• Mockingjay, Suzanne Collins. I’d like to state the following for the record before I start…I wanted to love this books, I wanted it to live up to everything its predecessors had done…let me repeat…I WANTED TO LOVE THIS BOOK!  The reason for my rant is because it just crashed on a certain level.  Catching Fire still had me off of the high of reading the Hunger Games, but Mockingjay just seriously disappointed.  I mean sure, it was a sufficient ending to the series {sufficient, not satisfying}, but on some level it just felt like a letdown…that and I spent the vast majority of the book just wanting to PUNCH Katniss.  End of discussion.

List #3:  Books worth recommending.

  •  

    {Cover Image from Amazon.com}

     

    The Likeness, Tana French.  This is a long book.  This is a long sometimes tedious read.  This is a long sometimes tedious read because you can’t afford to skip bits of it or skim any of it.  It took me much longer to read this book than I would have expected.  But I honestly and truly could not put this book down.  It wasn’t my classic murder mystery or suspense type read {which is more along the lines of P.D. James}, but instead it was incredibly intellectual.  The character development was crucial to this story and it was quite well done – not in that lump-sum let me lay every bit of the character out for you way, but instead in the way a friendship develops.  You feel engrossed in this book, caught up in interacting with the characters as though they were a long-lost piece of a family structure you crave and miss.  I recommend this for people who want to read suspense novels that aren’t so murder or crime focused, but ones that delve a little more into the human psyche and the way it twists and turns.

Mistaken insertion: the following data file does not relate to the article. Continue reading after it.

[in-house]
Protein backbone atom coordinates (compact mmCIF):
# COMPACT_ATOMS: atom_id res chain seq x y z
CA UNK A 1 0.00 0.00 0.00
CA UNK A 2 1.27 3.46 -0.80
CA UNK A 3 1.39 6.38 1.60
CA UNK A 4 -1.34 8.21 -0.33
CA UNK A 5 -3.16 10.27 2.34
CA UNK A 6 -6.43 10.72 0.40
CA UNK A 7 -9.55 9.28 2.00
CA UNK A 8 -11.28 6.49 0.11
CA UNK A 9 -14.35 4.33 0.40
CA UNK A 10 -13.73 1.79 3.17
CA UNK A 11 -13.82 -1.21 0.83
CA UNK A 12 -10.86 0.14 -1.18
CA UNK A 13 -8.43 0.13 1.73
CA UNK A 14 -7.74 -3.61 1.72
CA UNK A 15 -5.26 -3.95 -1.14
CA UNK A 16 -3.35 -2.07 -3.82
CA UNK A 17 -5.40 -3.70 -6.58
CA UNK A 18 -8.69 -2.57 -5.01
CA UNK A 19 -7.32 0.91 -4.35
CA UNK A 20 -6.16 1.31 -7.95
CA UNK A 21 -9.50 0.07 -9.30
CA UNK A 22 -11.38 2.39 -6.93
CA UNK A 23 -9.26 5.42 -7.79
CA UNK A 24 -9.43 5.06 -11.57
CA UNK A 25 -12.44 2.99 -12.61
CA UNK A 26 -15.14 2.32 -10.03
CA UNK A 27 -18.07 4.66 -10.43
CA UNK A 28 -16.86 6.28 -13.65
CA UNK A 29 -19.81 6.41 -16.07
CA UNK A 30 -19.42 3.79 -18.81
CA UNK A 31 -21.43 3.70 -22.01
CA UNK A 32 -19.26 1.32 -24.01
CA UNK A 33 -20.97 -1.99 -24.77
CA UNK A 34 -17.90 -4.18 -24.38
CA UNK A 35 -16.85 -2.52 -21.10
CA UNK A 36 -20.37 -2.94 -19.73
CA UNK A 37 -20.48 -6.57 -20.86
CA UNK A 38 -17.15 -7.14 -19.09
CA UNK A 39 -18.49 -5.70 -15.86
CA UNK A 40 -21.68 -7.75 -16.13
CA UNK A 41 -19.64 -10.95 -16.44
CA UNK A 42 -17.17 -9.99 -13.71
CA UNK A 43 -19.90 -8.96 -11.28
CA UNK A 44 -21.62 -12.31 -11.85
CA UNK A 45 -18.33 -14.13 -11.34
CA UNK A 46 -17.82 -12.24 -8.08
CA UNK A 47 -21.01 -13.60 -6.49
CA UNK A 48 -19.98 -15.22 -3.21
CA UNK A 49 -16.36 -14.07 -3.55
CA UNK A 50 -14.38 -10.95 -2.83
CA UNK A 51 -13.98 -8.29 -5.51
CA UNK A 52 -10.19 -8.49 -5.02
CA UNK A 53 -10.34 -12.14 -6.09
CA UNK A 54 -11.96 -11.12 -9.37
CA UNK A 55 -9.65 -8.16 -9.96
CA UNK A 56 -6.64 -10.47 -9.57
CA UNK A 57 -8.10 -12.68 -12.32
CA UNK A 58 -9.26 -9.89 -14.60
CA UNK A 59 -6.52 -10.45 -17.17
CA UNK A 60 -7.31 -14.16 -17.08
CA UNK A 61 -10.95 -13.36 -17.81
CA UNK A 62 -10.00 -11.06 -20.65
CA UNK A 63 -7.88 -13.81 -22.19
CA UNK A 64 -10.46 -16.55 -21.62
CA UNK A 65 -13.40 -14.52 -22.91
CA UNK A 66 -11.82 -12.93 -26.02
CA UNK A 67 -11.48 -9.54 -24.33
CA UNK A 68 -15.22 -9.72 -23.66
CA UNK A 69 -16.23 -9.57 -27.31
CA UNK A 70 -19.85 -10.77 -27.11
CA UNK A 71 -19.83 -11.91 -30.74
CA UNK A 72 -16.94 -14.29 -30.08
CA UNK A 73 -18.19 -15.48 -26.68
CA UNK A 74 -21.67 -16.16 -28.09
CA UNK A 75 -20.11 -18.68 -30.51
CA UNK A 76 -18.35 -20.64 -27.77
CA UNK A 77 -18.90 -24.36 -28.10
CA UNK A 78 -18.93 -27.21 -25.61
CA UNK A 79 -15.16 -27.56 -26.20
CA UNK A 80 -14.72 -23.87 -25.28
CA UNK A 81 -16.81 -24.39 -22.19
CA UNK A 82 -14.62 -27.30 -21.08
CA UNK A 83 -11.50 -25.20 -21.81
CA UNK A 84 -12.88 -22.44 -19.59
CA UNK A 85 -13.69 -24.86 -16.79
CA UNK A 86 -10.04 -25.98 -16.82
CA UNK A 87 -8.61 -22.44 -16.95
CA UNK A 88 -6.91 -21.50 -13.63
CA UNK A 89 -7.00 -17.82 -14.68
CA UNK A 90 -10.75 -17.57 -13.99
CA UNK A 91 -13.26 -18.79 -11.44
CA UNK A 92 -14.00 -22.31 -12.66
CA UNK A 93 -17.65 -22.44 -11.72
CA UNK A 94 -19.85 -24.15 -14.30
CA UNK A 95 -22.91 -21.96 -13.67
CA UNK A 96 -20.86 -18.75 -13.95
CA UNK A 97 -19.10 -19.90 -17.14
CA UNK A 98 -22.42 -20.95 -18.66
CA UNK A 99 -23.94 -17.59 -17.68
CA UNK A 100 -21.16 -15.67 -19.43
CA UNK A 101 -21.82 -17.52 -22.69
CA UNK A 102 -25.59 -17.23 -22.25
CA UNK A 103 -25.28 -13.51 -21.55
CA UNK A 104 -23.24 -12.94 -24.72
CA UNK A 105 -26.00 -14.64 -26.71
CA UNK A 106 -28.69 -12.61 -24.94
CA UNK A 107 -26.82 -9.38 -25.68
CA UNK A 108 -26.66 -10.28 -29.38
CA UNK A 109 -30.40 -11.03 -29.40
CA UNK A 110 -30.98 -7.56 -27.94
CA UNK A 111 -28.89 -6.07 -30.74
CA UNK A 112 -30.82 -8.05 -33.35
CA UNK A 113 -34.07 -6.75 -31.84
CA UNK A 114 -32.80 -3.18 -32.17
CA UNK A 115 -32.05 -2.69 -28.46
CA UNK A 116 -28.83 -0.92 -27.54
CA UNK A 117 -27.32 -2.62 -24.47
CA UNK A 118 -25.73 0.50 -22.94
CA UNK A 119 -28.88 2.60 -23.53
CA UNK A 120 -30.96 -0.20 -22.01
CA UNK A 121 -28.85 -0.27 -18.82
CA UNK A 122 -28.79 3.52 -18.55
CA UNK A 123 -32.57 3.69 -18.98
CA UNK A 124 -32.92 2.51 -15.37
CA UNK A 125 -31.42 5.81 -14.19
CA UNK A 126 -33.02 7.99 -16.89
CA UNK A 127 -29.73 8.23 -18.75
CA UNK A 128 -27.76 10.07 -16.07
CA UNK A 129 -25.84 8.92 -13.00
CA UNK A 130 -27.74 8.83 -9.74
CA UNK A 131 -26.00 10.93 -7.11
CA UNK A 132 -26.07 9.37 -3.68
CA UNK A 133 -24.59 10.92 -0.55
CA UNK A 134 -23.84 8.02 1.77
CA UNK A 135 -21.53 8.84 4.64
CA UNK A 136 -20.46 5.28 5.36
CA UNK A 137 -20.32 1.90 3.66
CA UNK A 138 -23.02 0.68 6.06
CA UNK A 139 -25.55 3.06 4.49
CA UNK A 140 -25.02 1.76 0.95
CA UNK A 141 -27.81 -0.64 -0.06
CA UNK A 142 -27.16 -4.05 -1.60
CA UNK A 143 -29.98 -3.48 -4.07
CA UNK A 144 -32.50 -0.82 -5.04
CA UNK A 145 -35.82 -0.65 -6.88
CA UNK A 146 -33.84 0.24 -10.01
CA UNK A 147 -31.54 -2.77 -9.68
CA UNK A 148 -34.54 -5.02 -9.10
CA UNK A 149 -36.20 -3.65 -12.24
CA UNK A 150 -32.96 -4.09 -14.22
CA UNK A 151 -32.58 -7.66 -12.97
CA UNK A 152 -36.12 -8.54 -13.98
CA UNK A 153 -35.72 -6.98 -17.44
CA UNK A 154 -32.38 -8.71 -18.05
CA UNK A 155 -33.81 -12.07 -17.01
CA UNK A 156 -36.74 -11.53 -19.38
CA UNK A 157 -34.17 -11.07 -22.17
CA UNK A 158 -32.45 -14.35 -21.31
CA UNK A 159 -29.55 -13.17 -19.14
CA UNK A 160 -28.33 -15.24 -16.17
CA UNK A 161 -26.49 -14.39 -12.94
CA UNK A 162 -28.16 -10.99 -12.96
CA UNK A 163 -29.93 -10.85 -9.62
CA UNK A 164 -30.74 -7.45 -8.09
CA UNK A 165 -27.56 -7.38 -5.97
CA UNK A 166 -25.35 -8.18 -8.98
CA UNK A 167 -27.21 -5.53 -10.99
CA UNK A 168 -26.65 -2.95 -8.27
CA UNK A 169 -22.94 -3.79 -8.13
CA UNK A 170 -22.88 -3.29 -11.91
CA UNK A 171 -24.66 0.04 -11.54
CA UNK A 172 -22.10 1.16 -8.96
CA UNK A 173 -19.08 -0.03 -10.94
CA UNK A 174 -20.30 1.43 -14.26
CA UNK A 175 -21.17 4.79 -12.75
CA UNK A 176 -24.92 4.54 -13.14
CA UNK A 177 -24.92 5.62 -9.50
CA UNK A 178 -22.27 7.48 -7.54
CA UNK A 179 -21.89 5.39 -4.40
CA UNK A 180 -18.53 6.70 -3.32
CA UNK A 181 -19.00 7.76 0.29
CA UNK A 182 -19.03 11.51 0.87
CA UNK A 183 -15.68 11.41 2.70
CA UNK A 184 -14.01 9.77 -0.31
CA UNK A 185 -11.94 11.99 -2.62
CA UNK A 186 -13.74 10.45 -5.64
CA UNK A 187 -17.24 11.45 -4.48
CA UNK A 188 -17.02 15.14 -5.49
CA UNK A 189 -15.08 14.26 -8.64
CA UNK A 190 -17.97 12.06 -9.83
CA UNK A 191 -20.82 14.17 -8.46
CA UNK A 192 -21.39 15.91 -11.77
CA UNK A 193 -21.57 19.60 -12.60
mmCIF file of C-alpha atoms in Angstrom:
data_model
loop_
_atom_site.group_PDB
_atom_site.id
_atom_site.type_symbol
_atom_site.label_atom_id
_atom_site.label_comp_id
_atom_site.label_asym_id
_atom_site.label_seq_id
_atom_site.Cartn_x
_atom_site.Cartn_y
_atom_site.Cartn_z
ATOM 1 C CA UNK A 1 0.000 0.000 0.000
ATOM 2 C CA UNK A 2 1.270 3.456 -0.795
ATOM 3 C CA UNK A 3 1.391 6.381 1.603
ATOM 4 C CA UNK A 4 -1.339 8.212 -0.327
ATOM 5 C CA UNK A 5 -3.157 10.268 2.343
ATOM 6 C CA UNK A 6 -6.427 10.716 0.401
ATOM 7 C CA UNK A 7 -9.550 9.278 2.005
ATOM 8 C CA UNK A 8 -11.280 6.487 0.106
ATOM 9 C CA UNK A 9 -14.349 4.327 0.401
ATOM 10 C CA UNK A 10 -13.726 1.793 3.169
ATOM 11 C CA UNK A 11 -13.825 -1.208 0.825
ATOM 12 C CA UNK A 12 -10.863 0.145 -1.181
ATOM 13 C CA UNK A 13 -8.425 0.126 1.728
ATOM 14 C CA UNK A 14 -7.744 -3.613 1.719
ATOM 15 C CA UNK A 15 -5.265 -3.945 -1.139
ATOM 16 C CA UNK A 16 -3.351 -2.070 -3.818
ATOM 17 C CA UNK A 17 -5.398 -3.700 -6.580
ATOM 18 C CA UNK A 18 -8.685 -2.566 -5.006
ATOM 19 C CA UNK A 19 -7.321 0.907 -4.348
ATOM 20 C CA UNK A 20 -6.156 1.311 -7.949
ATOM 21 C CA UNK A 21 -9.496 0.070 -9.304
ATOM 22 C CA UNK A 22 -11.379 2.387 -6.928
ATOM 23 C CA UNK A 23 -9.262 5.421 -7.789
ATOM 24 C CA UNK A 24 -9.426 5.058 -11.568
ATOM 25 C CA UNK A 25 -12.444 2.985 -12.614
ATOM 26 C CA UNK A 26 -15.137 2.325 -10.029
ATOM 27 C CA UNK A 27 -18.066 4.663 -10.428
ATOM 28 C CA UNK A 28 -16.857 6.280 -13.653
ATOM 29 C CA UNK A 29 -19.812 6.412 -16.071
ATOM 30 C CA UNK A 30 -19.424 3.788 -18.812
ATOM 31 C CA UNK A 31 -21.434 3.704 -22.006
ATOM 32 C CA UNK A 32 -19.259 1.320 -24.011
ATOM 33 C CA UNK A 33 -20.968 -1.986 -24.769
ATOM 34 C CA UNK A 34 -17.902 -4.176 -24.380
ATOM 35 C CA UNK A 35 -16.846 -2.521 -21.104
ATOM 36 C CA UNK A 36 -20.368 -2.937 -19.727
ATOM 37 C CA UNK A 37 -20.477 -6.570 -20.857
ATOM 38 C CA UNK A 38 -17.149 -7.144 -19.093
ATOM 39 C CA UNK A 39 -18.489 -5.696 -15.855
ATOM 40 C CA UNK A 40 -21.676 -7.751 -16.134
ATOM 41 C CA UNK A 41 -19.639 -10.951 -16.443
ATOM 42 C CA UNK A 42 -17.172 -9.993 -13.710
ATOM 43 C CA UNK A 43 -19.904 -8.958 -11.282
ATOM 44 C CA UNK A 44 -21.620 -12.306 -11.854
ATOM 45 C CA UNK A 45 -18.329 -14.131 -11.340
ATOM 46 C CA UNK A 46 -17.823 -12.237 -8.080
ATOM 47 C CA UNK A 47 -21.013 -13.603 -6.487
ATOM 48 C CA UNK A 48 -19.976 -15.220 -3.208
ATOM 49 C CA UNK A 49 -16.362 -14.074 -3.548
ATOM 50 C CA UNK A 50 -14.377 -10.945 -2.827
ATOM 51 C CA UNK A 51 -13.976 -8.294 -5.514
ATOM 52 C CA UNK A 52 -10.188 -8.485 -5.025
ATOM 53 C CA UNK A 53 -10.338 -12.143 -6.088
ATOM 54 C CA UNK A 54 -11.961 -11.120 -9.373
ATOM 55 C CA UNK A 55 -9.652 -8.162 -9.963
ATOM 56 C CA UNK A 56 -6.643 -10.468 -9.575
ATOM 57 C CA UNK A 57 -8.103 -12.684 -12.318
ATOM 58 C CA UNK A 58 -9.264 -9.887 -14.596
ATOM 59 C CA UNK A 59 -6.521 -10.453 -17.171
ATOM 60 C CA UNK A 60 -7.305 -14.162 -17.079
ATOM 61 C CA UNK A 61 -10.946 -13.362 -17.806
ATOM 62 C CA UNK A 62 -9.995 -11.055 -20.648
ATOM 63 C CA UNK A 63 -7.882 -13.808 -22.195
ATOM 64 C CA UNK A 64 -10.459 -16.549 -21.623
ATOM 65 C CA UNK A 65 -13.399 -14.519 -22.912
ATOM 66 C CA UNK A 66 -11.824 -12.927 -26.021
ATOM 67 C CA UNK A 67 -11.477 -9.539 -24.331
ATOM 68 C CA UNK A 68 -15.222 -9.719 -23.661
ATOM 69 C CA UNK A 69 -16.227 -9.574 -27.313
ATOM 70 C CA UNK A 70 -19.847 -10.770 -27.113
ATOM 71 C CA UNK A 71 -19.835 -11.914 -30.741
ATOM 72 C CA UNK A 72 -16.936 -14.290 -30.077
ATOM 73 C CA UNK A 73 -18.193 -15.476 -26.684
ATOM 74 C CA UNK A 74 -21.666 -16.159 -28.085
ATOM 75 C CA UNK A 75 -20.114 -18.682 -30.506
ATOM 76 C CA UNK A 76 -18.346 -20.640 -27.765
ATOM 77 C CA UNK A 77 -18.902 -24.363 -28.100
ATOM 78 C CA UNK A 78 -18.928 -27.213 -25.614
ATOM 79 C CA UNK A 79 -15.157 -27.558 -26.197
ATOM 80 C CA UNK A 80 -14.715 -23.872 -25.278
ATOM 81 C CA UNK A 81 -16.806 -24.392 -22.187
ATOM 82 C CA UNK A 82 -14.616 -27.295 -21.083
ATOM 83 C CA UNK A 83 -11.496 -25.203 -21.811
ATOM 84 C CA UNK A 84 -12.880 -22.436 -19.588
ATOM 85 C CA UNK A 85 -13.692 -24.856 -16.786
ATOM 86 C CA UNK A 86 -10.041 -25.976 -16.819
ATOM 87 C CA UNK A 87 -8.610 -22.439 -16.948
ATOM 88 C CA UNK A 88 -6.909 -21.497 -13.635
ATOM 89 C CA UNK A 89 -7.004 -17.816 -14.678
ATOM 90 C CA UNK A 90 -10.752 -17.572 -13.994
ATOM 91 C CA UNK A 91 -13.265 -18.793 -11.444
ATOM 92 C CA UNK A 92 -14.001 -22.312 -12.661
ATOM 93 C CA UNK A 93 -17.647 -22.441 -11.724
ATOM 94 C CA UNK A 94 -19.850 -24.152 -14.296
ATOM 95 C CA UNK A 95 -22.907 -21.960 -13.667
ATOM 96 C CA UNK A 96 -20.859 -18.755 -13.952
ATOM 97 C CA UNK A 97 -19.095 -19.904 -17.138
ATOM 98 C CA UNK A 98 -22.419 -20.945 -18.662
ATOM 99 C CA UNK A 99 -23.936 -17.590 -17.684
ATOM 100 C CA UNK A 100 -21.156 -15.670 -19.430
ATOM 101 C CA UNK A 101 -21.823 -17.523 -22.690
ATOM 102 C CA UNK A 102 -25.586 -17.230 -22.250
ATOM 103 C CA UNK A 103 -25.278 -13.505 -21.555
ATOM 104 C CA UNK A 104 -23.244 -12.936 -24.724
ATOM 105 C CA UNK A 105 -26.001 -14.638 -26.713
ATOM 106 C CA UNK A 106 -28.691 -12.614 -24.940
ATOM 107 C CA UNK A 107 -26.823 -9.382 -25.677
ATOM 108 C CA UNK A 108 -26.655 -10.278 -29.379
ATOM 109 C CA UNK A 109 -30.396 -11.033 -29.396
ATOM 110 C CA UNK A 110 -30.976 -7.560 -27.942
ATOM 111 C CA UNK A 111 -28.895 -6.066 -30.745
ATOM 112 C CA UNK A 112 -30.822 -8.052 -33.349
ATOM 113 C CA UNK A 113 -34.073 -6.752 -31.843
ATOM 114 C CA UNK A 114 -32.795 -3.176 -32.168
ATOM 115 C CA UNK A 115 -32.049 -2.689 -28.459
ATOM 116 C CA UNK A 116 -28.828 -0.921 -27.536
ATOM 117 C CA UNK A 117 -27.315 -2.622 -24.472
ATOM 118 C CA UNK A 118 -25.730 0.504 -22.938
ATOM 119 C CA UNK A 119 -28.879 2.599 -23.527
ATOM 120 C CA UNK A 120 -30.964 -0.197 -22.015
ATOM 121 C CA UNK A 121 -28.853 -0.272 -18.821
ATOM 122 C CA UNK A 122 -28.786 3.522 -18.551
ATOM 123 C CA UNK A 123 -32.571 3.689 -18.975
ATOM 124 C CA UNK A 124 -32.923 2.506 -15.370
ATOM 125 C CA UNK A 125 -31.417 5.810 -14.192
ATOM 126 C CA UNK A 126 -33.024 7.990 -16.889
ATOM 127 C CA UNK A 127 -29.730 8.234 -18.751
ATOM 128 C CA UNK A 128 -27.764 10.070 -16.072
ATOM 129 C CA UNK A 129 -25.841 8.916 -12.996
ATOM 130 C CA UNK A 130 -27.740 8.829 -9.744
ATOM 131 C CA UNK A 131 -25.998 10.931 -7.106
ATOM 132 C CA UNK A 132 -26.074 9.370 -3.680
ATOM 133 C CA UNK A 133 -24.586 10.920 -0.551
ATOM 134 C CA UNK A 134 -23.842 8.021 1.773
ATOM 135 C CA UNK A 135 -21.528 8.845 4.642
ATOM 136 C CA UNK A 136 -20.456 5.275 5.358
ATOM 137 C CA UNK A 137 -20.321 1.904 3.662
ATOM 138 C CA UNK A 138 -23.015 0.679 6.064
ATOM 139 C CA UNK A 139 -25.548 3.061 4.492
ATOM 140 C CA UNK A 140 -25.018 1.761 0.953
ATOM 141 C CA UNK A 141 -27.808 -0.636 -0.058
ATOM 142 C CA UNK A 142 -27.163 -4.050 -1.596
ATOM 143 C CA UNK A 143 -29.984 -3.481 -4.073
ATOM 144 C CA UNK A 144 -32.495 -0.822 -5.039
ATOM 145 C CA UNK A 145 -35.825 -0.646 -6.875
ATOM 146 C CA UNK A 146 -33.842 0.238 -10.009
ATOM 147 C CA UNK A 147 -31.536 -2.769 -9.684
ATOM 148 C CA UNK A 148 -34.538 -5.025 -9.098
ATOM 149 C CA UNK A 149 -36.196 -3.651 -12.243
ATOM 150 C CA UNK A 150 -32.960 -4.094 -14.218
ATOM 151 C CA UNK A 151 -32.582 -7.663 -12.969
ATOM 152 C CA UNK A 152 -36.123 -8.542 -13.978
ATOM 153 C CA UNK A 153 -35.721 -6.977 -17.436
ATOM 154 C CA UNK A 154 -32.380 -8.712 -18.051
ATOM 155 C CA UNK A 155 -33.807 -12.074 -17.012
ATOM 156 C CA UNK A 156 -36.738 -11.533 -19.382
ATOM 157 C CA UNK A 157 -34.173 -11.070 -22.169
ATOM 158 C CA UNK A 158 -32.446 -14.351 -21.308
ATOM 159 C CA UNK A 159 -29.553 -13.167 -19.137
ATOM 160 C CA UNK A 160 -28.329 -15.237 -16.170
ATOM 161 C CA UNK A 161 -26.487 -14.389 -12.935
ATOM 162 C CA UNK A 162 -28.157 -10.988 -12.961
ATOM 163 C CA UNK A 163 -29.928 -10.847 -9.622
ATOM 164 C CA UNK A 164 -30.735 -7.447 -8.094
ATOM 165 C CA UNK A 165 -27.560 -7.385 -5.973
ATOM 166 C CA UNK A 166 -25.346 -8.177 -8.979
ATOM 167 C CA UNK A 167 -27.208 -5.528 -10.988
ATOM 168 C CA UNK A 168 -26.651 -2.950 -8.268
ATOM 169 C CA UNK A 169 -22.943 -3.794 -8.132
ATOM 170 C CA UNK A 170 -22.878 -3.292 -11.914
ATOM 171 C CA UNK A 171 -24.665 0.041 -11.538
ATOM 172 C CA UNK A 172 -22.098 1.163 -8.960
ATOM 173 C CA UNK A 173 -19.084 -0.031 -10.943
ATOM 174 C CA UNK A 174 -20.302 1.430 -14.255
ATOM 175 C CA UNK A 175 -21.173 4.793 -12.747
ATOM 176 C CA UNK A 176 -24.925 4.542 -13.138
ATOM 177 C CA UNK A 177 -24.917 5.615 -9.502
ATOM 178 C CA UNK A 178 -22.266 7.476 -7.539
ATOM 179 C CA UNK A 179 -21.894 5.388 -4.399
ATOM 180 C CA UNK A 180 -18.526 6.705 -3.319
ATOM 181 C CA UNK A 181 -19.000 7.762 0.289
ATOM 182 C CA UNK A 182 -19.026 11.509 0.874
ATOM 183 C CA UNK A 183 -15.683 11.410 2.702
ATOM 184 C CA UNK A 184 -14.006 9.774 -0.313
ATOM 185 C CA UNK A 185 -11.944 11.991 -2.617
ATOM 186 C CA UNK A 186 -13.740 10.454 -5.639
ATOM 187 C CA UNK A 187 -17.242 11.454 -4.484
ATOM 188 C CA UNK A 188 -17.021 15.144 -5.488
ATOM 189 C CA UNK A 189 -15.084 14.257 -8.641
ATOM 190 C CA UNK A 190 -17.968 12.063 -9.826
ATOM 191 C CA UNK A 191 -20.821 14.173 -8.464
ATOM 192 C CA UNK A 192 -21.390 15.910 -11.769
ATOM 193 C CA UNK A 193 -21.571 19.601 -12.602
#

That’s all for the books I’ve currently managed to chew through.  That being said, it’s road-trip to Saskatchewan time…and considering the scenery is flat, and the drive is long, much reading shall I do.  Up next on the docket are four very different books.

{Cover Images from Amazon.com}